The book, available at amazon.com, barnesnadnoble.com, and iuniverse.com to name a few sits, is the culmination of over 30 years of research by these two distinguished professors. In this book they have given the world the opportunity to redefine the importance of early trade and contact between the tropical cultures in both hemispheres to the development of culture, agriculture, religious practices, and art across the world. With this book we will be able to begin teaching a larger, more inclusive version of world history and the importance of world trade.

  16. Thanks Jerrid. It sounds interesting. Does the book make the claim that trade happened in both directions?

  17. If Lehi and company are traveling in the wilderness and had to pitch tents in the place where Ishmael was buried, how does this correspond with a place that had so many inhabitants that several alters where built with parts donated from people not of that area? Something not quite right there.

  18. Bishop Rick, I’m not following you. Nahom seems to have been a place containing tombs of many of the dead. Travelers through the desert often met at watering stations, such as Nahom. Since Nahom was so remote, naturally people died along the frankincense route and these foreigners would have needed a place to bury their dead. Apparently Nahom was such a place. Is that what you’re getting at?

  19. No, I think I need to find out more about NHM before further commenting.
    It appears my current understanding is incorrect.

  20. I just googled NHM. It seems you are all wrong. NHM stands for the Natural History Museum and has nothing to do Yemen.

  21. Wow, how could I have gotten so confused? 🙂

  22. […] best Book of mormon archaeological site seems to be Nahom.  I’ve previously blogged about Nahom, and Daniel C. Peterson called it a “bulls eye”.  In the video called Journey of Faith […]

  23. @Pedro A. Olavarria Thanks for the references Pedro. I didn’t know about Patai’s book.

  24. Although some apologists have described the odds of this Nahom/Nihm/”NHM” correlation as “astronomical,” it hardly even rises to the level of notable coincidence.

    The Book of Mormon derives its names from a book that has Semitic sources, i.e., the King James Bible. Many of the names in the Book of Mormon are just plucked directly from the Bible, e.g., “Lehi” (Judges 25:9), Laban (Gen. 24-30), Lemuel (Prov. 31:1-9). Other names, however, use the Bible as their inspiration with alterations, e.g., “Jarom” (“Joram” 2 Sam. 8:10), “Omni” (“Omri” 1 Kings 16:16), “Nehor” (“Nahor” Gen. 11:22). “Nahom” easily fits into the latter category: “Nahum” is actually a book of Old Testament.

    It should come as no shock to us that Nahum, a Hebrew prophet in the Bible, has a Semitic name. It should therefore also come as no shock that there are places in Semitic-speaking countries that share that name, or at least its consonants (NHM). When I first wrote about NHM on a bboard, I did a quick test. I said to myself “they speak Arabic in Iraq, let’s see if there’s a NHM in Iraq.” A quick Google search picks up a place called Nahum in Maysan province, immediately south of Al Amarah. In other words, if the Book of Mormon had said the Lehi and his party traveled past Babylon, there was another potential Nahom “bulls-eye” waiting in Mesopotamia! Another Google search shows that historically there was a town called “Nahem” in Lebanon, half-way between Tyre and Acre. If Joseph Smith had sent Lehi to America via Phoenicia that would have been another bulls-eye!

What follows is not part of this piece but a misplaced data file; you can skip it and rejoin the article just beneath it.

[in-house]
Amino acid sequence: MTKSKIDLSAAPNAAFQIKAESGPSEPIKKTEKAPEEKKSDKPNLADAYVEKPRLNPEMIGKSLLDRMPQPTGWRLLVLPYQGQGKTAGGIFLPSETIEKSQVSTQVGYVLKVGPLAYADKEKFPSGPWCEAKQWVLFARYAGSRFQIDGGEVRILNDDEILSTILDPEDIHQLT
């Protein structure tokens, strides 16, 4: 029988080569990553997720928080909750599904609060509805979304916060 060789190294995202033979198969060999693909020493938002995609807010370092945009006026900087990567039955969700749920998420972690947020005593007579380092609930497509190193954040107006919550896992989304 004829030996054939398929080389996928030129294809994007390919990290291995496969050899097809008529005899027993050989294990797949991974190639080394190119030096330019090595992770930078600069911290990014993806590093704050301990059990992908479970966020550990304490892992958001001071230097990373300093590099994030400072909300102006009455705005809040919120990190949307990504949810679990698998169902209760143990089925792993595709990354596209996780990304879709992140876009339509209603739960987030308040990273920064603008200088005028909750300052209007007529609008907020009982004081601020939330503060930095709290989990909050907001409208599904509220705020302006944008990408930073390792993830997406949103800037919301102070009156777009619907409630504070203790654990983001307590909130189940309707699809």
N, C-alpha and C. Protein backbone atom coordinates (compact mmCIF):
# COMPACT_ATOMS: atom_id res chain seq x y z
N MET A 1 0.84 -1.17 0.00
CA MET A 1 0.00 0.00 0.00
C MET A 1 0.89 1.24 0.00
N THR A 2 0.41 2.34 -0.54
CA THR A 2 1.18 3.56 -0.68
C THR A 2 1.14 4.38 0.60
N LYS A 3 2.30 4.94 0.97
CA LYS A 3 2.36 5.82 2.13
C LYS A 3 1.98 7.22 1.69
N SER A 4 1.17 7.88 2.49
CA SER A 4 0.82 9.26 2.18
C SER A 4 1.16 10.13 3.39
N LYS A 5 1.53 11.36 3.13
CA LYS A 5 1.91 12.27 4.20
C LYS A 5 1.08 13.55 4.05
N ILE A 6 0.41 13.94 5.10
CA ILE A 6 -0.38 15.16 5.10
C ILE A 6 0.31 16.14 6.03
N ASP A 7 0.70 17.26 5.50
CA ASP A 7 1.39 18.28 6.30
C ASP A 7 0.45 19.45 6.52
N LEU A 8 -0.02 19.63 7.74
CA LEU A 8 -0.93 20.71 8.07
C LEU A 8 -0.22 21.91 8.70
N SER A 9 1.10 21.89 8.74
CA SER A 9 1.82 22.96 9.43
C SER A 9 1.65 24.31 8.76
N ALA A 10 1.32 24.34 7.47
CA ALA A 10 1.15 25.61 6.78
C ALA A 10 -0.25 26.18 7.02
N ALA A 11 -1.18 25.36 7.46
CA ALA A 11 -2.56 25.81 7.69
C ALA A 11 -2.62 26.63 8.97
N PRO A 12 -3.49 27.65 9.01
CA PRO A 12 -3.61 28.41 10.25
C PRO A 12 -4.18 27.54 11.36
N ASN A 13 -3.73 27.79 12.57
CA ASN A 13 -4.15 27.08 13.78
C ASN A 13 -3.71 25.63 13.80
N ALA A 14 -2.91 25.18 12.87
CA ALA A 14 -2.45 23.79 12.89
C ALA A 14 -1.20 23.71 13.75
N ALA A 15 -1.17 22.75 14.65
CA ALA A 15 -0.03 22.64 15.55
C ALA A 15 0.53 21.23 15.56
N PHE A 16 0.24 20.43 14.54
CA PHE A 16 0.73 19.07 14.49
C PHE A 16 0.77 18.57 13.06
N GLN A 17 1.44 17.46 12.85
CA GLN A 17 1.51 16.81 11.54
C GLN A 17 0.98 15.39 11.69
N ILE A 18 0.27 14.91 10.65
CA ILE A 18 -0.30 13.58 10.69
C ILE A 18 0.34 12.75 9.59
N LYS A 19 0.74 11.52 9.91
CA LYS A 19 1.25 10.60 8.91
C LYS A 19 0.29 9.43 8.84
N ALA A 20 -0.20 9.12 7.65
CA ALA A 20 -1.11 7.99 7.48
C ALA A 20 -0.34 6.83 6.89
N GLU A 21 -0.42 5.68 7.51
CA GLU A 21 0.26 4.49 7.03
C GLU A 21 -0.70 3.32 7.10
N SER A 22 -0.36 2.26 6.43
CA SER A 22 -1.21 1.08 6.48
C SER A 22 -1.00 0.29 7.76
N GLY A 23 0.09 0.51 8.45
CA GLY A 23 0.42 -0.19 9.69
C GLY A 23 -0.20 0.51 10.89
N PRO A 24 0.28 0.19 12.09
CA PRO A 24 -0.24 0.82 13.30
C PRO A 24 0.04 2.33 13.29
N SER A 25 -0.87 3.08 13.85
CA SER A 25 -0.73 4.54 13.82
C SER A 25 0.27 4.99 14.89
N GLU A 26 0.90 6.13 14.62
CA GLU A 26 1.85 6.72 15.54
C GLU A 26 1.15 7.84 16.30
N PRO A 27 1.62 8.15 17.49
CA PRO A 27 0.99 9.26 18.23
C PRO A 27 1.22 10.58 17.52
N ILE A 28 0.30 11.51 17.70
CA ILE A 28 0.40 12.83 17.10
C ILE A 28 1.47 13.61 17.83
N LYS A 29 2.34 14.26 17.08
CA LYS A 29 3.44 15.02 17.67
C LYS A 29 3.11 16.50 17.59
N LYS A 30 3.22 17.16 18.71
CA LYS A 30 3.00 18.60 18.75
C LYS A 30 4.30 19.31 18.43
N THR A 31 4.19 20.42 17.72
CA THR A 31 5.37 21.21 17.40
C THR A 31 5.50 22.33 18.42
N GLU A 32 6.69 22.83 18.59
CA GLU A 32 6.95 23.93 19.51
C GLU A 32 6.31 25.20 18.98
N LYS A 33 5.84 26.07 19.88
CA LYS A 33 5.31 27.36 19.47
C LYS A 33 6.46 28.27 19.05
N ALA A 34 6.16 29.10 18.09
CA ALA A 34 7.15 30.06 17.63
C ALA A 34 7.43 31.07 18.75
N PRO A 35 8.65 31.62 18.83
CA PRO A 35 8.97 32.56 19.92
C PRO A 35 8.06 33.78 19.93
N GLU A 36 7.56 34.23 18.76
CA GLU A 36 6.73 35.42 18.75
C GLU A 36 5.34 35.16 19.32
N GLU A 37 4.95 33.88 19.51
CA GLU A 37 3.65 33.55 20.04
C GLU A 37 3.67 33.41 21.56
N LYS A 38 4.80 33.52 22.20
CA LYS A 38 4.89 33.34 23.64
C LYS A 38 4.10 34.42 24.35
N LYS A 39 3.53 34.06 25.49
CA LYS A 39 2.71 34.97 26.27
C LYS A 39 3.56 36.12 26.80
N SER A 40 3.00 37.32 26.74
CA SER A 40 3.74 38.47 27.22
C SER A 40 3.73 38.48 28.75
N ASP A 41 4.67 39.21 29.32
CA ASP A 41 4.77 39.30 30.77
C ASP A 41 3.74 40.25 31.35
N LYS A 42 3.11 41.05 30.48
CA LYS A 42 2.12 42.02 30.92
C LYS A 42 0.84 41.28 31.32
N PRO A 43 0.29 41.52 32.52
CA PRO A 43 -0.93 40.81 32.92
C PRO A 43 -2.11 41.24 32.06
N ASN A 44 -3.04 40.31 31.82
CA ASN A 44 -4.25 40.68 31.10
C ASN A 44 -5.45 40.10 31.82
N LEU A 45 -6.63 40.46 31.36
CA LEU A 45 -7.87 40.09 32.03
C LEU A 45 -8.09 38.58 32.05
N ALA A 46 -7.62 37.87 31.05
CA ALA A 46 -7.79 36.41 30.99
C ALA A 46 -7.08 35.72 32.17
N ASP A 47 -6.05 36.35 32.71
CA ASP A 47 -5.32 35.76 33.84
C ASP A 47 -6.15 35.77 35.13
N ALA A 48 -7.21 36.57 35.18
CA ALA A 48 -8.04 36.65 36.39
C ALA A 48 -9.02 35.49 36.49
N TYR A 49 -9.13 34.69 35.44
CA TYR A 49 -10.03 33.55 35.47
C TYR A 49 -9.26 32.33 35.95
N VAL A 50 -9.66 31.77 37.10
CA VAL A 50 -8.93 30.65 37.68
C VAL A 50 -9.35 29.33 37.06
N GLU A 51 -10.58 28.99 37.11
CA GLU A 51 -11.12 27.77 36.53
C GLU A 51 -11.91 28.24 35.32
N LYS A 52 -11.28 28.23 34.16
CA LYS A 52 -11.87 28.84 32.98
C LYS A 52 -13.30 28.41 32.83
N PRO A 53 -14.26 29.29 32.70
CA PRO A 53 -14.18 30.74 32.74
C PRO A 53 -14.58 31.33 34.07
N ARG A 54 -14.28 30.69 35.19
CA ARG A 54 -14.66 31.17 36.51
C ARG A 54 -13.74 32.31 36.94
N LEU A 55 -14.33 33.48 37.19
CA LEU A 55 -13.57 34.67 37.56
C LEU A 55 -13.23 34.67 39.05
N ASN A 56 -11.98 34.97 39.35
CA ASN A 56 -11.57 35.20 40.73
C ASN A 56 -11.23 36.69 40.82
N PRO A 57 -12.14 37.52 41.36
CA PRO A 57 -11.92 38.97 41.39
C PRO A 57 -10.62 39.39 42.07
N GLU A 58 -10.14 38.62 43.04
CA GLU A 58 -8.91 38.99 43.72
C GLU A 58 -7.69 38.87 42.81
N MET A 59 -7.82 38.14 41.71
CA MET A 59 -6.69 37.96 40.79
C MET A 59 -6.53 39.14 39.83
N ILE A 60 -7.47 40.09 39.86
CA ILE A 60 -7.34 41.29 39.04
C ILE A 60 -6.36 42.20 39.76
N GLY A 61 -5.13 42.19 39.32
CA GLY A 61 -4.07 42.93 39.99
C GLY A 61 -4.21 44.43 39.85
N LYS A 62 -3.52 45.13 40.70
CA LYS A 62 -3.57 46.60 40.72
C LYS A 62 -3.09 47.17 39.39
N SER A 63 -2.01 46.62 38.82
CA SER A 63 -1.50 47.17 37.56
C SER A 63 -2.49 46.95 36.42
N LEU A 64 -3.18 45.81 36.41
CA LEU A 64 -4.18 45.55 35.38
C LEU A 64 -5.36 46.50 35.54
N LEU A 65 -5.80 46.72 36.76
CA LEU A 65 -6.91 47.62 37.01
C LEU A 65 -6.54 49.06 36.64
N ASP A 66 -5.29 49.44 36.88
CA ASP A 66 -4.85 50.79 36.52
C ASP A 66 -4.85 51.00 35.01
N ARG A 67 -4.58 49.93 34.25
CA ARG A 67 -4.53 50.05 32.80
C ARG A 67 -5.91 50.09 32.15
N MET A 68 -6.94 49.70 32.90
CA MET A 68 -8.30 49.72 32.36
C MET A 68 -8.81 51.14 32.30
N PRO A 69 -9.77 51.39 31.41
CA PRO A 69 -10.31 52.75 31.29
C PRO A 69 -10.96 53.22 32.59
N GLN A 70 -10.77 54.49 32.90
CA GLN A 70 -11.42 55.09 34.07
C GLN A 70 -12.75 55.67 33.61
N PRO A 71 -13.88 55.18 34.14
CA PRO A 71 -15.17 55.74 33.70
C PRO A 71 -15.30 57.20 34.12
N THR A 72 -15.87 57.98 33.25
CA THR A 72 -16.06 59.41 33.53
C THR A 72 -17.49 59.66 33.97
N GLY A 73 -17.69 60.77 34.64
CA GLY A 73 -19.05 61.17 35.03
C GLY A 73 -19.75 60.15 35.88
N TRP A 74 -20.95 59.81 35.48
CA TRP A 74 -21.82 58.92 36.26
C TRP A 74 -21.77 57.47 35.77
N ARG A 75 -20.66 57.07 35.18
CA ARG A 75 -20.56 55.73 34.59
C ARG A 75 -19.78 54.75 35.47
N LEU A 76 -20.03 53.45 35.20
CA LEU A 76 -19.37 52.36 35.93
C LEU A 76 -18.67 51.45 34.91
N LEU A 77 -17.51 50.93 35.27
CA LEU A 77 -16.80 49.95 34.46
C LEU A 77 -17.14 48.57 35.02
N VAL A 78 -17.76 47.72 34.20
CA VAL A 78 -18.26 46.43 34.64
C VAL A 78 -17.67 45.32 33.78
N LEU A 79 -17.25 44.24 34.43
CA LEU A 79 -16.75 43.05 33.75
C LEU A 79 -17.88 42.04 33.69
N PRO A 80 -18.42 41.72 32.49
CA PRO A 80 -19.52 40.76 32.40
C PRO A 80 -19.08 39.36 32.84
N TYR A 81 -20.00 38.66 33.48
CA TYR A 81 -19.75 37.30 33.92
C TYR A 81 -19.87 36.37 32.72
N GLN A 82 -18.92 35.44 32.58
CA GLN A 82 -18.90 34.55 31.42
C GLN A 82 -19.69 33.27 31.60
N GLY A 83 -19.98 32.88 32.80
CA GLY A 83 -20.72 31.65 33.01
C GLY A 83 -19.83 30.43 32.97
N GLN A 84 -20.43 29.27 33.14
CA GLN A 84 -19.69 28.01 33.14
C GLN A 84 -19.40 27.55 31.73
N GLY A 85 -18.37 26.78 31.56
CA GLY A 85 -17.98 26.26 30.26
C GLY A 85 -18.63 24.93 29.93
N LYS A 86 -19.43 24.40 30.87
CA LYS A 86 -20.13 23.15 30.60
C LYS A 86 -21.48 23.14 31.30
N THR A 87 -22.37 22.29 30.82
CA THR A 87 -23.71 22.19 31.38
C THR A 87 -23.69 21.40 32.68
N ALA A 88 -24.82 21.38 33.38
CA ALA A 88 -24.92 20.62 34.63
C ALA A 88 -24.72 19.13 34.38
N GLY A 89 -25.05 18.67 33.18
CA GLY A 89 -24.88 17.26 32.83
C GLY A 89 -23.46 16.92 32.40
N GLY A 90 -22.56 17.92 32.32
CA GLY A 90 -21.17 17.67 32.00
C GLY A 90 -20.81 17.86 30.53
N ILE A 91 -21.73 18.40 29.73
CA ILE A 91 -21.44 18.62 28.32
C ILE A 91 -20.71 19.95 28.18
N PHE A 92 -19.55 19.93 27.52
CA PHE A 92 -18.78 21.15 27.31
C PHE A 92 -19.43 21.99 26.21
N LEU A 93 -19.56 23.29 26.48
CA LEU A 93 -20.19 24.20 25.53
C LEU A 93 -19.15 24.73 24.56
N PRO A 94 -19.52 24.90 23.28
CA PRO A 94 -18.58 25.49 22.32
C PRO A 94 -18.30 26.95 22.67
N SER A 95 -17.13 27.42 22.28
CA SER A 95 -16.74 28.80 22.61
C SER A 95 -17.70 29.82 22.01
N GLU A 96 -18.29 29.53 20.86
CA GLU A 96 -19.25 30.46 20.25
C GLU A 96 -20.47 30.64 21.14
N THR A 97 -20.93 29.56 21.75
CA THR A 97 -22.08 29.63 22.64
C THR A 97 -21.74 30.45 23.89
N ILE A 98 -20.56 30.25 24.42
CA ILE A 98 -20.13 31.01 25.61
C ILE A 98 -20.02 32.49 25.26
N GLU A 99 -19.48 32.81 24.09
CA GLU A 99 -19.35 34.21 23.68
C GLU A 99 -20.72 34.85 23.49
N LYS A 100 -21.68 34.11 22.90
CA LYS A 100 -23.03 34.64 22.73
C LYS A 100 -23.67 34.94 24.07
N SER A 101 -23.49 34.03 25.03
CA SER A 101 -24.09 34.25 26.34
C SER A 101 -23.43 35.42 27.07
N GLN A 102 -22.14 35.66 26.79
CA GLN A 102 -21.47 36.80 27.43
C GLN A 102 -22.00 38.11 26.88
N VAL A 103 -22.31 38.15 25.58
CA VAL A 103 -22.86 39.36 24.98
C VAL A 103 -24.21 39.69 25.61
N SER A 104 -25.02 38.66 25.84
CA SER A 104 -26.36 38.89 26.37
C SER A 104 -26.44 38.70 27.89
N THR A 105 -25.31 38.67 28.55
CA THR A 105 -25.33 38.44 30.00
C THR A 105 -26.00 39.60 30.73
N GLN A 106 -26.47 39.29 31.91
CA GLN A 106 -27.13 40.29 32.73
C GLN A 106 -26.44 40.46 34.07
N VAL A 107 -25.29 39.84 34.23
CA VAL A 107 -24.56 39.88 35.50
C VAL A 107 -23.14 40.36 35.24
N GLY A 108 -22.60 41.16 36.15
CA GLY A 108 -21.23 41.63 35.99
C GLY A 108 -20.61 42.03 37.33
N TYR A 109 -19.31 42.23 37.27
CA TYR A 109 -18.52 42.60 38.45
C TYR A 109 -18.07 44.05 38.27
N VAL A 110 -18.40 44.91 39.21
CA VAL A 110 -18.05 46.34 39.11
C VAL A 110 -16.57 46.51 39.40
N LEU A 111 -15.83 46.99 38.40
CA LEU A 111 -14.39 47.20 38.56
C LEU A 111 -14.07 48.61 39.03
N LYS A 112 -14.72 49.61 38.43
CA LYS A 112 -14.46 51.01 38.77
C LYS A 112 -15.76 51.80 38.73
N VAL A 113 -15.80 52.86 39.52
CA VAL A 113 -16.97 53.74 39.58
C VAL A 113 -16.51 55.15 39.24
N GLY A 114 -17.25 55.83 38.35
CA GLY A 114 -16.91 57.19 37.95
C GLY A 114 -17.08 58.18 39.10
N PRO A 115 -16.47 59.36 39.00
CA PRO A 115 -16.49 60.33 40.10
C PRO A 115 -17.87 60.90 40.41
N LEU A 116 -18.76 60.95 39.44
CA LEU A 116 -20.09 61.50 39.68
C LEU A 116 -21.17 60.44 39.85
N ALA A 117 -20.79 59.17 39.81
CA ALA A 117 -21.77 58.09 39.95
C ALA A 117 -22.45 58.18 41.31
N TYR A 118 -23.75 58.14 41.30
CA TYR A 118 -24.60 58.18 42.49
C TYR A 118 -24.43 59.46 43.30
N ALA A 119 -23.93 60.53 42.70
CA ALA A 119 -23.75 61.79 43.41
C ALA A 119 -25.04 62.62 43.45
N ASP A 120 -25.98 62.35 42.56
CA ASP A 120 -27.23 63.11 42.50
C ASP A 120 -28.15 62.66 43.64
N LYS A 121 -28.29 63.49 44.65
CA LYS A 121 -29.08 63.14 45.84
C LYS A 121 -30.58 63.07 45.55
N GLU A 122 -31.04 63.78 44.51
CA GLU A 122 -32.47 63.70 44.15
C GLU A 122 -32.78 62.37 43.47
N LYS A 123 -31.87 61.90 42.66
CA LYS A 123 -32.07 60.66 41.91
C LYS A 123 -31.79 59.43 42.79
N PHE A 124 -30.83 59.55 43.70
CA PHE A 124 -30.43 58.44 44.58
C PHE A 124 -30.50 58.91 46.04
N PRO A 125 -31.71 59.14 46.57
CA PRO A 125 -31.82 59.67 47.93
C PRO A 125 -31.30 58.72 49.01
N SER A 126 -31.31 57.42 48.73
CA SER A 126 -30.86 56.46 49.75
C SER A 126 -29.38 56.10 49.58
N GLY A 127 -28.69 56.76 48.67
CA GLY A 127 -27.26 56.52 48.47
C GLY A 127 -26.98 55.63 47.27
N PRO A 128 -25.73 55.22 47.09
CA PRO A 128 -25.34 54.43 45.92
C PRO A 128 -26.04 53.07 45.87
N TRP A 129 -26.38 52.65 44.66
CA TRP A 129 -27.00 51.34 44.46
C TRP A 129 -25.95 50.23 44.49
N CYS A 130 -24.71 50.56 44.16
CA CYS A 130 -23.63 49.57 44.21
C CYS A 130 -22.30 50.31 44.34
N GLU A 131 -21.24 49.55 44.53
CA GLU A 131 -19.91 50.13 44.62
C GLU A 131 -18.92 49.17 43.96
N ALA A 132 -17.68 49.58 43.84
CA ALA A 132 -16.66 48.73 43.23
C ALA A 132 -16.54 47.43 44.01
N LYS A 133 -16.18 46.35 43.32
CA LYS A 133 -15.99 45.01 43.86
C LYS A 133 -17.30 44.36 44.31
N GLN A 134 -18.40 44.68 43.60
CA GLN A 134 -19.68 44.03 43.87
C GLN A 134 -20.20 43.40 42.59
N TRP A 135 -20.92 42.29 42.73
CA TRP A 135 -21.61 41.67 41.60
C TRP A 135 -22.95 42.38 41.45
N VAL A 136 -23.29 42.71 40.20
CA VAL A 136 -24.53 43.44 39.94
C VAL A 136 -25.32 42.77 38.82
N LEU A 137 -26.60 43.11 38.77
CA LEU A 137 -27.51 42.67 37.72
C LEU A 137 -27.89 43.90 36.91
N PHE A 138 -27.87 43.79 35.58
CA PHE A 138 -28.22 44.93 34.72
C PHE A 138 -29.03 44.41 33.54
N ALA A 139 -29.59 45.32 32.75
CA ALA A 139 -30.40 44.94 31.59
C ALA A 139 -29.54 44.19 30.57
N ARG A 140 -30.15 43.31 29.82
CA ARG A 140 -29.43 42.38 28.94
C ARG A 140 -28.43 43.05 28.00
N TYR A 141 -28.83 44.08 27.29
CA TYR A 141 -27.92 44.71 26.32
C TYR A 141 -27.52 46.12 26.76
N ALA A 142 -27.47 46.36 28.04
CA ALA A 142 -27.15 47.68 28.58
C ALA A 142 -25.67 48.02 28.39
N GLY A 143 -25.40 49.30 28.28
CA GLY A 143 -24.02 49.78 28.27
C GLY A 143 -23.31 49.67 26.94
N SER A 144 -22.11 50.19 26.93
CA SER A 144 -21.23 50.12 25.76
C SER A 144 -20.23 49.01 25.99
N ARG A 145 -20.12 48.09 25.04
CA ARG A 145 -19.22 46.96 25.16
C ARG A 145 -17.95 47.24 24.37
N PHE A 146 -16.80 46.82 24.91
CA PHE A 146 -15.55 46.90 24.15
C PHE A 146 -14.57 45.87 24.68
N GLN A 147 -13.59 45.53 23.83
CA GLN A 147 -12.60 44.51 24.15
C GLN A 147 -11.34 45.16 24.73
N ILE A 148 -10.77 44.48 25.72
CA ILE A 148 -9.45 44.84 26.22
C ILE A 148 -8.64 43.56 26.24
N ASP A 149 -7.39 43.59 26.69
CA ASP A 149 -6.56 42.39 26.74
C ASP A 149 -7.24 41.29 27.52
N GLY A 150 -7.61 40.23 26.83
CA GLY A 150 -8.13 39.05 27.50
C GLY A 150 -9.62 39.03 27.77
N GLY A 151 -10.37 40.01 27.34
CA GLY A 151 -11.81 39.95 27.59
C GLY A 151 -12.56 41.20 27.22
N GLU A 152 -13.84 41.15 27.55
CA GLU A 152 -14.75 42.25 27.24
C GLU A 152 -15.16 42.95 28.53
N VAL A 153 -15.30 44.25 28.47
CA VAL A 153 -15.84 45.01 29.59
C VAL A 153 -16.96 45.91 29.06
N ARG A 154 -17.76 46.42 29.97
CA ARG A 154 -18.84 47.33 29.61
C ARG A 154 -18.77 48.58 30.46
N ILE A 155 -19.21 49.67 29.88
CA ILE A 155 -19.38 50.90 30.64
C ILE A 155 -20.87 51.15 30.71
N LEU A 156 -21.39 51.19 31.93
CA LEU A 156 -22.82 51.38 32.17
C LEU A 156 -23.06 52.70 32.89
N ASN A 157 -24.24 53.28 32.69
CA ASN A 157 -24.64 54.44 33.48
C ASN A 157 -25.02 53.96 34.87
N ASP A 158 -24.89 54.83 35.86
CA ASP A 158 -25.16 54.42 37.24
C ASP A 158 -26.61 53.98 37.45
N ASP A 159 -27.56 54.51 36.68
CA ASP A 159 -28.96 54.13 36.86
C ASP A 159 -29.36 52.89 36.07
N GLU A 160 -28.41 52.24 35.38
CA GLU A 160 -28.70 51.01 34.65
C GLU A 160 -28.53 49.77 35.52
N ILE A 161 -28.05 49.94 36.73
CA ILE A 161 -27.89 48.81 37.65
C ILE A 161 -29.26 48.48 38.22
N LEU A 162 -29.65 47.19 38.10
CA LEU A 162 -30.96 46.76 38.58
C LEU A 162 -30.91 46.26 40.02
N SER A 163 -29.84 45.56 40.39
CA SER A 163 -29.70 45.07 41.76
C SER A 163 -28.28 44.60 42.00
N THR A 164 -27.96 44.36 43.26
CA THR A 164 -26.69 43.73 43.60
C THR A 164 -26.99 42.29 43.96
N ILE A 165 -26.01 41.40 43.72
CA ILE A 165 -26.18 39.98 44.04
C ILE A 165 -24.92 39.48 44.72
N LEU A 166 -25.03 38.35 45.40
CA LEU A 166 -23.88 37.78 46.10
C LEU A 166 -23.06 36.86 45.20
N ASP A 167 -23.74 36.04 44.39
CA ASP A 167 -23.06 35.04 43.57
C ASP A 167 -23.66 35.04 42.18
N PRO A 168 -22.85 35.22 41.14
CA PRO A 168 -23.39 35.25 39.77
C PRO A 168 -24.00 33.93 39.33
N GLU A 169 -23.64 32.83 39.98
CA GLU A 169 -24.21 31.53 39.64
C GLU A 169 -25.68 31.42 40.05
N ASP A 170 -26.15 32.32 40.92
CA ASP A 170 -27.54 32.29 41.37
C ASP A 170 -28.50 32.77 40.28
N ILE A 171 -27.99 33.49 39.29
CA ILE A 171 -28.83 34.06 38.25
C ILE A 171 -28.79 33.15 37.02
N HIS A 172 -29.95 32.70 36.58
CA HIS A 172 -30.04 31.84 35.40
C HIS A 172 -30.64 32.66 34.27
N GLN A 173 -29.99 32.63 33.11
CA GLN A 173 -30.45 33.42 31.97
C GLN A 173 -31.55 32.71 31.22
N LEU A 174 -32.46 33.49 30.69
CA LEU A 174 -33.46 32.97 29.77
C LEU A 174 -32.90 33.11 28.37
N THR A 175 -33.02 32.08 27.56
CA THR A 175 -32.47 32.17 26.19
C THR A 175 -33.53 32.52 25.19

Again, NHM is not a bulls-eyes; it’s not even noteworthy. Given one has the entire volume of a large, Semitic country in which to find a common Semitic root (again, note that the Nihm in Arabia does not precisely match the Book of Mormon’s “Nahom”), we would be surprised not to find a place-name that is somehow similar to NHM.

  25. John, was there a NHM in Iraq in 600 BC? Was there a NHM in Lebanon in 600 BC?

  26. I’ve got a new path for Lehi. Check out the comments I left yesterday on the Selections on the Book of Laman post, beginning with this comment written on November 21, 2011 9:30 pm.

  27. Barter Town wrote:

    So I can’t say I’m surprised to hear that as common a Semitic word as “NHM” would appear on a trade route in Yemen, a Semitic country. I mean, there is a settlement in Israel with the same name.

    Where exactly is this NHM settlement in Israel? ‘Cause that’s possibly the very Nahom referred to by the Book of Mormon!

  28. Okay, so I finally got around to writing a post on Lehi’s Trek to China and North America. It contains everything that the original comments I wrote about it contain, plus a whole lot more. I tried to make the post as comprehensive as possible.

    Now, regarding my comment above about Barter Town, that settlement in Israel, called Naham, is of recent, not ancient date. Nevertheless, it is still quite interesting. I’ve marked it on the map that is on the Lehi’s Trek to China and North America post. (Yes, there is a map showing the path of the trek.)

  29. @John Hamer

    Genius John. You are right, JS google mapped the middleast, then he went street level and found the altar that said NHM. It was so easy.

    I love how half of JS critics claim he was a fraud and was illiterate, and the other half think he spent his entire life researching ground breaking science, geography, and language disciplines in the early 1800’s while moving around from farm to farm working.